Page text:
The benefits of being outdoors for our emotional, mental, and physical health are well known. But how can being outdoors benefit literacy?
This week we’re joined by Valerie Bang-Jensen and Amy Ludwig VanDerwater as they talk about Valerie’s new book Literacy Moves Outdoors: Learning Approaches for Any Environment. They walk through five easy ways to move literacy class outdoors, and how we already engage with literacy outside the classroom every day.
Below is a trancript of this episode.
Amy: Valerie, I am so excited to talk with you today about your new book, your newest book, Literacy Moves Outdoors. And I was wondering if to start us off, maybe you would just be willing to tell us a little bit about outdoor learning and why it's important.
Valerie: Sure. It's great to talk with you again, Amy. And here in New England, spring is approaching and it makes me think about this topic 24/7. So moving literacy outdoors, it's a little bit tricky because actually literacy is outdoors already. If you think about it, when you go about your daily lives, you see street signs, you see stop signs, you see advertisements. Maybe your city or town is having a festival and there are banners about it. There's chalking on sidewalks. There are little libraries everywhere. So I think that what I really want is for teachers to help students see that literacy is not just for the classroom, but it's something they can bring with them everywhere they go and they'll start to recognize it in the context of their daily lives. And I think one of the things that happened in the pandemic, if you can call it a silver lining, which is dubious, is that when they could teachers moved their classes outside.
In fact, some schools erected tents when we were keeping distance. And at first it was really tough to figure out how to do outside what we do so well inside. But then the more they got used to it and established routines and systems, many of them realized that teaching literacy can work outside. I've interviewed some incredible teachers that say, anything I can do inside, I can do outside. And that includes reading discussions and phonics work. So I think that what having children learn outside does is it offers a sense of place and their reading and writing can help them make connections to what's around them. They use their senses. Richard Luv talks about immersing them outside in how they use their senses to understand what's around them. And there's a wonderful Scottish educator named Juliet Robertson, and she says that doing anything outside is outdoor learning. And that students have to do a different kind of problem solving. Where is the shade? Where is the ground smooth? How do I get from this place to another that's already been figured out for them inside.
Amy: You're making me remember, Valerie, when my children were little and how they would point to signs and we would look at the things in our own environment. And I live really far out in the country, but I know some schools are in more urban settings and there are schools in all different types of locations. And can you talk a little bit about how this is accessible really to any teacher in any school and any child anywhere?
Valerie: Sure. I think outdoors doesn't necessarily mean nature, although going outdoors pretty much offers clouds and sky and trees wherever you are. I think that a lot of urban teachers have found areas of the blacktop where they can invite students to study cracks in the sidewalk and use the blacktop for chalking spaces and discover little rocks and stones and how worms even in the city find their way out of the most amazing places. And I think that using the walls of an urban school can be a setting for story walks, which is one of the approaches that I talk about in the book. And for some schools that don't even have outdoor spaces, you can move some of these approaches indoors if you really need to. I think all kids should be getting outside, but if you need to set up a story walk along a hallway, I saw one school do that in the hallway to the cafeteria so that as students waited their turn to pick up their lunch, they would read this story.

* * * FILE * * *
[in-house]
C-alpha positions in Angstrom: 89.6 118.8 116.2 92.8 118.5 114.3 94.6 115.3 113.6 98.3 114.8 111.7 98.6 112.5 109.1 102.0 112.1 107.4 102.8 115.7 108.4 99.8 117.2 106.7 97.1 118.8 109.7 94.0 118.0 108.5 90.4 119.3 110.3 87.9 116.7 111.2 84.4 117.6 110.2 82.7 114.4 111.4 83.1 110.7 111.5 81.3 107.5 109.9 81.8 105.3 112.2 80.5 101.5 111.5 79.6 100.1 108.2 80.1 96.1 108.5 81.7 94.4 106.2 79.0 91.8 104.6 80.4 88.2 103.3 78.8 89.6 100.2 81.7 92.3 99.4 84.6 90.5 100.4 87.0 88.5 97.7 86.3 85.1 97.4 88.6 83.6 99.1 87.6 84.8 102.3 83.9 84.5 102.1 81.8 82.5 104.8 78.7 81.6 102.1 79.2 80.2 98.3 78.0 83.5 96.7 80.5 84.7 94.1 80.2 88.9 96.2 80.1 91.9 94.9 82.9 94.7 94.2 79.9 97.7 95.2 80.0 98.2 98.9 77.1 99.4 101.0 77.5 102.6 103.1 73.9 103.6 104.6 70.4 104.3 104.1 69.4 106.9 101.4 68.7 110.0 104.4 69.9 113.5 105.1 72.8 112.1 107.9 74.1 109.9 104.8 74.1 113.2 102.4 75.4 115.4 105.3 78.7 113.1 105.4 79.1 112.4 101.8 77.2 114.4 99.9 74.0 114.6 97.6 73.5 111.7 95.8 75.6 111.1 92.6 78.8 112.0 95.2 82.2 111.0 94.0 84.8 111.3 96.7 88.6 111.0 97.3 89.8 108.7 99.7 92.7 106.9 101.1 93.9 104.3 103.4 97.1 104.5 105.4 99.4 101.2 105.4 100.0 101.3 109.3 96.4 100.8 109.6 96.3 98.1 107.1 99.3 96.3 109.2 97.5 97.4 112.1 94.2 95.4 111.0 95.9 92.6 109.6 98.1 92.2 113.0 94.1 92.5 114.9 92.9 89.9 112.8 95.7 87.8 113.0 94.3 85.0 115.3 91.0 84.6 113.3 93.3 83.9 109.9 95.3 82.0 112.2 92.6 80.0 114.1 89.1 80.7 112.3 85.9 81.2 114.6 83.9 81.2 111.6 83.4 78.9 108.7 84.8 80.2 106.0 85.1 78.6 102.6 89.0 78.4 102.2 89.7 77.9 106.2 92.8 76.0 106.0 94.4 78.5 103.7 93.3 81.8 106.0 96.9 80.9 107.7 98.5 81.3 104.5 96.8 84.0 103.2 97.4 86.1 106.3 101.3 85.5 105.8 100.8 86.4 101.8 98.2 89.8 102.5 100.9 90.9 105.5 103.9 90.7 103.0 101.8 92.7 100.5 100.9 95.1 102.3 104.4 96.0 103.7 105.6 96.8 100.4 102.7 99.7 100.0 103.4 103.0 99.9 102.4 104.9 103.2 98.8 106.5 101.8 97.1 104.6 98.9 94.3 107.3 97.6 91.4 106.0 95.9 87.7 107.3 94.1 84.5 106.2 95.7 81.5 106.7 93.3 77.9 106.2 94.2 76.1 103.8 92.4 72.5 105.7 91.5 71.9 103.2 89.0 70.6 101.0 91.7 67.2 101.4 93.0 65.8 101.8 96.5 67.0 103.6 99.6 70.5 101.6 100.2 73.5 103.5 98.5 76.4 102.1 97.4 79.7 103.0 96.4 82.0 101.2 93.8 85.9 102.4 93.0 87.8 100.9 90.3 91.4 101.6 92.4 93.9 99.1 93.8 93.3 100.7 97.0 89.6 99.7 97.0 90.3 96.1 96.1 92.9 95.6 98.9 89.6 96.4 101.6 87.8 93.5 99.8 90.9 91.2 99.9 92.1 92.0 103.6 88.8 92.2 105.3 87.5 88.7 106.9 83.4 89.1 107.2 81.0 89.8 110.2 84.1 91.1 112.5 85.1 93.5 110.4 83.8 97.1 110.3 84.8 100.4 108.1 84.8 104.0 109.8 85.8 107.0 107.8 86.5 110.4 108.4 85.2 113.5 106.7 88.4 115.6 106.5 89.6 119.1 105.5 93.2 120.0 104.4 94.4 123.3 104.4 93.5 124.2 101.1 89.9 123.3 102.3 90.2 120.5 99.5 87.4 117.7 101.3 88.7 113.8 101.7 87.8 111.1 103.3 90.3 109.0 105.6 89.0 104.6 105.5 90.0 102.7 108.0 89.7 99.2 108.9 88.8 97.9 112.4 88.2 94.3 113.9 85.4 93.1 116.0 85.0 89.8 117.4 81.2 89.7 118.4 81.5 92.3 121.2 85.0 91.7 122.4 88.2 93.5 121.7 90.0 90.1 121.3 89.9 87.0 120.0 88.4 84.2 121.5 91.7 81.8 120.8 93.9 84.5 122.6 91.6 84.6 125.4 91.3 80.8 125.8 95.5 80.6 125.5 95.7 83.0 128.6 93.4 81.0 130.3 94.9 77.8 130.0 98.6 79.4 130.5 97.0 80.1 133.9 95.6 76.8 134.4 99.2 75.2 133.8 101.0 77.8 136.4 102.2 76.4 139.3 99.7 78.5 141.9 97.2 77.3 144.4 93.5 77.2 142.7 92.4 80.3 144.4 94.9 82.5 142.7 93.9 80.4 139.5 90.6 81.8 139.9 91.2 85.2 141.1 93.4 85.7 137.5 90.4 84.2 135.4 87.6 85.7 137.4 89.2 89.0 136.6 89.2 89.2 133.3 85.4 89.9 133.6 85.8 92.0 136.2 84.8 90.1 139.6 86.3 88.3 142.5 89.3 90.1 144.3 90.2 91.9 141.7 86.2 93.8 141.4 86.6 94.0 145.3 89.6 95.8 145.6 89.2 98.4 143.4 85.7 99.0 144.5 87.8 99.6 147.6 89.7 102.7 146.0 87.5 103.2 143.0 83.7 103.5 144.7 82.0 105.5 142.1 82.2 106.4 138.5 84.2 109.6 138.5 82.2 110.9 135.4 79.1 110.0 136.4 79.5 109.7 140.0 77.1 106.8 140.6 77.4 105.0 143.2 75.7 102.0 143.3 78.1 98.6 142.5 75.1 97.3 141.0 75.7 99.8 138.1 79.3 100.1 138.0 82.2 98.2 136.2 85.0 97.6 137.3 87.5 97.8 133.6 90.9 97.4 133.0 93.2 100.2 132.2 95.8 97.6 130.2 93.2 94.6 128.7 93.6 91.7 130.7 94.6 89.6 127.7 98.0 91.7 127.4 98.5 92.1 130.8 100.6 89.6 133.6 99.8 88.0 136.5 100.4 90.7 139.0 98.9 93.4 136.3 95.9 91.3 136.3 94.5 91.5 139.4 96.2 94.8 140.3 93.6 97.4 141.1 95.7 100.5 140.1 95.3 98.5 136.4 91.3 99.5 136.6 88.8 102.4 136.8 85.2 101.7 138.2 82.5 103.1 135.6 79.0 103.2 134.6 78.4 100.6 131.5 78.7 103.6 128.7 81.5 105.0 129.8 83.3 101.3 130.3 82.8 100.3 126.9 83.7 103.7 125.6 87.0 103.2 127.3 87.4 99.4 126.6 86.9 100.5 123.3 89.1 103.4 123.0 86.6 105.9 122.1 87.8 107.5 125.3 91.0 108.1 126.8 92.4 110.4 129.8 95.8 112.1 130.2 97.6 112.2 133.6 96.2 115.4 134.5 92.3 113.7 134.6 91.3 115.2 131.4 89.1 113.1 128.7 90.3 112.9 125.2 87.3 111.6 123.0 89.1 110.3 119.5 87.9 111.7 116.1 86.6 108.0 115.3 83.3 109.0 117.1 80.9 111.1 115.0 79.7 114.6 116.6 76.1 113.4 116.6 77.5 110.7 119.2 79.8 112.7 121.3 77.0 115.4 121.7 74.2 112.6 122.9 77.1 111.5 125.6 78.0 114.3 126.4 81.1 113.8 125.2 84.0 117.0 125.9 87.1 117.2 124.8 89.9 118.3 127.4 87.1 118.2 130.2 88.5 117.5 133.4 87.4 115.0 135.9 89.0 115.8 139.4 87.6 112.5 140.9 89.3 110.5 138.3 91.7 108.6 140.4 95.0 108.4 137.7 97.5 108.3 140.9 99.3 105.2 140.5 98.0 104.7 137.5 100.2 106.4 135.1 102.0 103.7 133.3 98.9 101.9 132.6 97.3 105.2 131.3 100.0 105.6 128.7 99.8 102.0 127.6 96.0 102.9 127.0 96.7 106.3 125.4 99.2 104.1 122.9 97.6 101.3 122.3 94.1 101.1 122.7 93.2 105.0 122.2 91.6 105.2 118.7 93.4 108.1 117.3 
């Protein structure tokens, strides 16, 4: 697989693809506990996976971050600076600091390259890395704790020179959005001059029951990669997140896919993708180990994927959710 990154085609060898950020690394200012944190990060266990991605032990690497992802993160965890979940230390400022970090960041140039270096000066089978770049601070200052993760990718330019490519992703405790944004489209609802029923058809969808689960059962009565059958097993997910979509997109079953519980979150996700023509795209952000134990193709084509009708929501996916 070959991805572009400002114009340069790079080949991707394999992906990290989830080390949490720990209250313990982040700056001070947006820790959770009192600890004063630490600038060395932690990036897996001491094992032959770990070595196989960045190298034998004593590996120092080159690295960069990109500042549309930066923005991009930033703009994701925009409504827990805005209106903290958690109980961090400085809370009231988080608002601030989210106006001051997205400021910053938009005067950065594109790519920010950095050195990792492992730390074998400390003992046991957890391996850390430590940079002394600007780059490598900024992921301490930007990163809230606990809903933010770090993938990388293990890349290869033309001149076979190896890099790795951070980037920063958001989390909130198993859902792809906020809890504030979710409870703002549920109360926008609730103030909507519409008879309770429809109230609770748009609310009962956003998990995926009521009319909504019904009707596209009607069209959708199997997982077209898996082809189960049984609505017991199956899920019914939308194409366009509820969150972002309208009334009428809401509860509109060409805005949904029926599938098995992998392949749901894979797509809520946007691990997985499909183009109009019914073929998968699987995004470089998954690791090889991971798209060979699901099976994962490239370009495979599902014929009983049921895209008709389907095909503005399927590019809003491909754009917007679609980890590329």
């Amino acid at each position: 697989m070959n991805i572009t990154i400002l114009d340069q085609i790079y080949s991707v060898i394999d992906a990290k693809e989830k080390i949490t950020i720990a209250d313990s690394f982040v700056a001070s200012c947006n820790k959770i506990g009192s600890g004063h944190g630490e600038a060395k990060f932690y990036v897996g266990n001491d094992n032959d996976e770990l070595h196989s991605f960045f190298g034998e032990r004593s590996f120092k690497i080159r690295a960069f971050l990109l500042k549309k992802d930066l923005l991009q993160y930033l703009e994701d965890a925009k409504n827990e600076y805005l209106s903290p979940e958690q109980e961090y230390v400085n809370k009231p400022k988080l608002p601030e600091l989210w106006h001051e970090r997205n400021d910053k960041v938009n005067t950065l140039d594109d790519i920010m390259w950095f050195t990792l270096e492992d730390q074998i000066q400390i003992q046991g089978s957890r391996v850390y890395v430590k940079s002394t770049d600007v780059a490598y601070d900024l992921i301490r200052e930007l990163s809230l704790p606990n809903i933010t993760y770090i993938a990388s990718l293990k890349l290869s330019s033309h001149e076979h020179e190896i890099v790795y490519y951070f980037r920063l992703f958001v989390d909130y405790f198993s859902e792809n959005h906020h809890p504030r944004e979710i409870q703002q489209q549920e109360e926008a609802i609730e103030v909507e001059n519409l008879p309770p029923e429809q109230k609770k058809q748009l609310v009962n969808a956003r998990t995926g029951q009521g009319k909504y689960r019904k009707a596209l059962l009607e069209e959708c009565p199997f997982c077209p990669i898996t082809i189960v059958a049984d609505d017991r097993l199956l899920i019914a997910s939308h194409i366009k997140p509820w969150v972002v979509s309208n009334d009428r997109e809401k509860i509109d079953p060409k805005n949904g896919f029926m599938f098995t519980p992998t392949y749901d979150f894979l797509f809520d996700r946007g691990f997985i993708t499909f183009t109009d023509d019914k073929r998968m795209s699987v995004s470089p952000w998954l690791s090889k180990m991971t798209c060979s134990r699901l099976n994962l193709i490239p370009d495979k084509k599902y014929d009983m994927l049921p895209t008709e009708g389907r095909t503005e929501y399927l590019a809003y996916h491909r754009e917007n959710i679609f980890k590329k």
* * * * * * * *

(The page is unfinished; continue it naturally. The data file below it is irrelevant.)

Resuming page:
And I think then you can find partnerships whether you are an urban school, a suburban school, or a rural school. I've seen schools partner with parks, the conservation organizations or city parks and take walking field trips or even invite conservation officers into their schools to talk about how trails are set up or what kind of signage or other kinds of pamphlets and things like that that the parks might use. There's one school that I was working with where the school ground in the city became a tree nursery for little seedlings and saplings and the conservation officer came and worked with the students to grow these. And then the students wrote to various organizations that might want to receive these little sapling seedlings once they were able to be transplanted. And that involved literacy in the sense that they established signage for people to read about the nursery and they wrote letters to various organizations asking whether they would like to receive some of these trees.
Amy: You mentioned story walks and signage, and I know that your book really focuses on five approaches to bringing literacy outdoors. Would you be willing to just share a little bit about each of those five?
Valerie: Absolutely. So I'd like to think of this book as offering lots of different ways for teachers who'd like to move literacy outdoors. And some of them are really simple. In fact, the whole idea for the book came about when a friend who's a teacher said, sometimes it's such a beautiful day, I just want to get outside without any planning, but I want it to be worth our while and I want it to help my students meet my literacy goals for them. I'd just like a grab and go backpack. So the first approach I just call grab and go and it requires very little planning. And one of the teachers I spoke with said, it's a nice day. We grab some old towels that I've been collecting, I take our read aloud and we go outside. There, you've just moved literacy outdoors. But if you start to plan for that, you could create a backpack that has the book It Looked like Spillt Milk, which is all about looking up at the clouds and seeing the different shapes they make.